Polyunsaturated and monounsaturated fats are the good ones. You’ll find them in salmon and other fatty other fishes, nuts, leafy veggies, oils such as flaxseed, avocado, seeds and nuts.
7. Cottage cheese
Cottage cheese is almost entirely pure casein protein. Casein is a slow-digesting protein, which means it’s great for maintaining and growing muscle.
READ MORE: This 15-Minute Workout Will Help You Build Muscle Super-Fast
Our fave brekkie food, eggs contain “good for you” fat. They’re also a high-quality protein source, have nine essential amino acids, choline and vitamin B.
9. Whey protein
There’s a reason fast-absorbing whey protein is popular among athletes, bodybuilders and fitness models. It increases the release of anabolic hormones, which can stimulate muscle growth.
Each half-cup (124g) serving of raw tofu contains 10g of protein, 6g of fat and 2g of carbs. Tofu is also a good source of calcium, which is important for proper muscle function and bone health. FYI: Soy protein, found in foods like tofu and soybeans, is considered one of the highest-quality plant proteins.
Which leads us to… Half a cup (86g) of cooked soybeans contains 14g of protein, healthy unsaturated fats and several vitamins and minerals. Soybeans are also a particularly good source of vitamin K and iron.
12. Tuna and other fatty fish
In addition to 20g of protein per 85g serving, tuna contains high amounts of vitamin A and several B vitamins, including B12, niacin and B6. These nutrients are important for optimal health, energy and exercise performance.
Fish in general are high in protein, low in fat, and rich in omega-3 fatty acids, which assist with metabolism and fat loss.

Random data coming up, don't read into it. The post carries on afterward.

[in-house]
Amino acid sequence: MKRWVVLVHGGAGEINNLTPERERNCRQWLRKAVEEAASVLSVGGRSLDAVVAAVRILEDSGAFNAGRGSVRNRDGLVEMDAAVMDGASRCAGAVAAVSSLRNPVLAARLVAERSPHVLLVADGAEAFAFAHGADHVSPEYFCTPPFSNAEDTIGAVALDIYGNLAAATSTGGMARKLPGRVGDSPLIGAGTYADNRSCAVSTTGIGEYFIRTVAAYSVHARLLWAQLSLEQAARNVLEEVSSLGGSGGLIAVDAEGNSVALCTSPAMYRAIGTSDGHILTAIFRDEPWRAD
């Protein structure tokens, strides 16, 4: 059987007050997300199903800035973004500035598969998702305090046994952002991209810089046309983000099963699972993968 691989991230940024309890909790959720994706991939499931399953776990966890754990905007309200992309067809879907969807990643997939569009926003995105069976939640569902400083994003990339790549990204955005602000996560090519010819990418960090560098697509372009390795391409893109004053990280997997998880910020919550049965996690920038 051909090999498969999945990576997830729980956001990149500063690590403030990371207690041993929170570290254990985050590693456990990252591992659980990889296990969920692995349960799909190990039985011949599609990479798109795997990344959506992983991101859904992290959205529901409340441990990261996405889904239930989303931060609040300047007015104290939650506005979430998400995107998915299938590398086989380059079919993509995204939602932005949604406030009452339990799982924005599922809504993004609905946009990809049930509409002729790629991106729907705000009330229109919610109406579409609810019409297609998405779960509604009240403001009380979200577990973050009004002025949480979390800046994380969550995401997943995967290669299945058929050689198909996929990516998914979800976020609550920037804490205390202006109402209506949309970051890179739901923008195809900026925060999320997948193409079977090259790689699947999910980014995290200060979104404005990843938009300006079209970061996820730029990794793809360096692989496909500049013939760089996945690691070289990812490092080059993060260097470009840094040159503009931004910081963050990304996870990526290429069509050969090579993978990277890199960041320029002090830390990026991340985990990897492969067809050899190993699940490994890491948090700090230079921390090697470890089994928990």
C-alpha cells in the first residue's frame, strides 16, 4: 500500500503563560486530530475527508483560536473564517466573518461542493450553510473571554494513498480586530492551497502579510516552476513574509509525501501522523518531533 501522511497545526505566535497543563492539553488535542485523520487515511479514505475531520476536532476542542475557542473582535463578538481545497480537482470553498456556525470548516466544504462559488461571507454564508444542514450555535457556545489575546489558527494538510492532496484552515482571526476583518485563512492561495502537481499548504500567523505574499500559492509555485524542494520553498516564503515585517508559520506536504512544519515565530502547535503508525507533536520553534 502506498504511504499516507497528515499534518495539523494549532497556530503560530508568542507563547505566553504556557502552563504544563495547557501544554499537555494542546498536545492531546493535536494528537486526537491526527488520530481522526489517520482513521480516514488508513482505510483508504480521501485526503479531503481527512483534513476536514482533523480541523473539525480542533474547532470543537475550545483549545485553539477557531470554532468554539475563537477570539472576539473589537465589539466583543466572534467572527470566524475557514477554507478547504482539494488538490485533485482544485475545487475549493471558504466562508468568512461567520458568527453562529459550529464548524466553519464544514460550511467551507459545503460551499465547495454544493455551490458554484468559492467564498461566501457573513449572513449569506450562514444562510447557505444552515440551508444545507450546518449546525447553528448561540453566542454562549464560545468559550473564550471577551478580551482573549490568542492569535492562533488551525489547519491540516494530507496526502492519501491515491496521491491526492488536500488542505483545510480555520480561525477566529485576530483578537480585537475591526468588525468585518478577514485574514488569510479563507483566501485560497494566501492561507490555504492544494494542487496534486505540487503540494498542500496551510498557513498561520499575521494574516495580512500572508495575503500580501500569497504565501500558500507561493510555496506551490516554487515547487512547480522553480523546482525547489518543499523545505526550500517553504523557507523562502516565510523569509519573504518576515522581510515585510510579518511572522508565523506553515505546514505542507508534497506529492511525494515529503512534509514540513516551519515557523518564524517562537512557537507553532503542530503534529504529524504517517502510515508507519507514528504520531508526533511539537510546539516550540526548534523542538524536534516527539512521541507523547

While protein-rich foods are a priority for building lean muscle, it’s also important to have the fuel to get active. Foods with carbs, like quinoa, help to provide this energy.
Like shrimp, tilapia and lean poultry, scallops dish up protein with very little fat. If you’re looking to add protein to your diet without consuming too many calories, these very lean sources are good choices. Around 85 of scallops provide around 20g of protein and fewer than 100 calories.
15. Pork tenderloin
Pork tenderloin is a lean cut of meat that provides 18g of protein and only 2g of fat per 85g. Some research has even shown that pork has effects similar to those of other muscle-building foods, such as beef and chicken.
Half a cup (about 172g) of blanched almonds provides 16g of protein and large amounts of vitamin E, magnesium and phosphorus. Phosphorus helps your body use carbs and fats for energy while at rest (bonus!) and during exercise.
17. Greek yoghurt
Dairy is a mixture slow-digesting casein protein and fast-digesting whey protein, so snacking on it after or before a workout could be beneficial in building muscle. Fast fact: Greek yoghurt packs double the protein of regular yoghurt.
An 85g serving provides around 21g of protein, along with good amounts of vitamin B12 and selenium. Vitamin B12 is important for the health of your blood cells and nerves, which allows you to actually perform the exercise you need to gain that prime muscle.
19. Protein powder
Sometimes getting protein from food isn’t enough. You can add protein shakes to your daily routine for optimum results.
This article was originally published on www.womenshealthsa.co.za
Image credit: iStock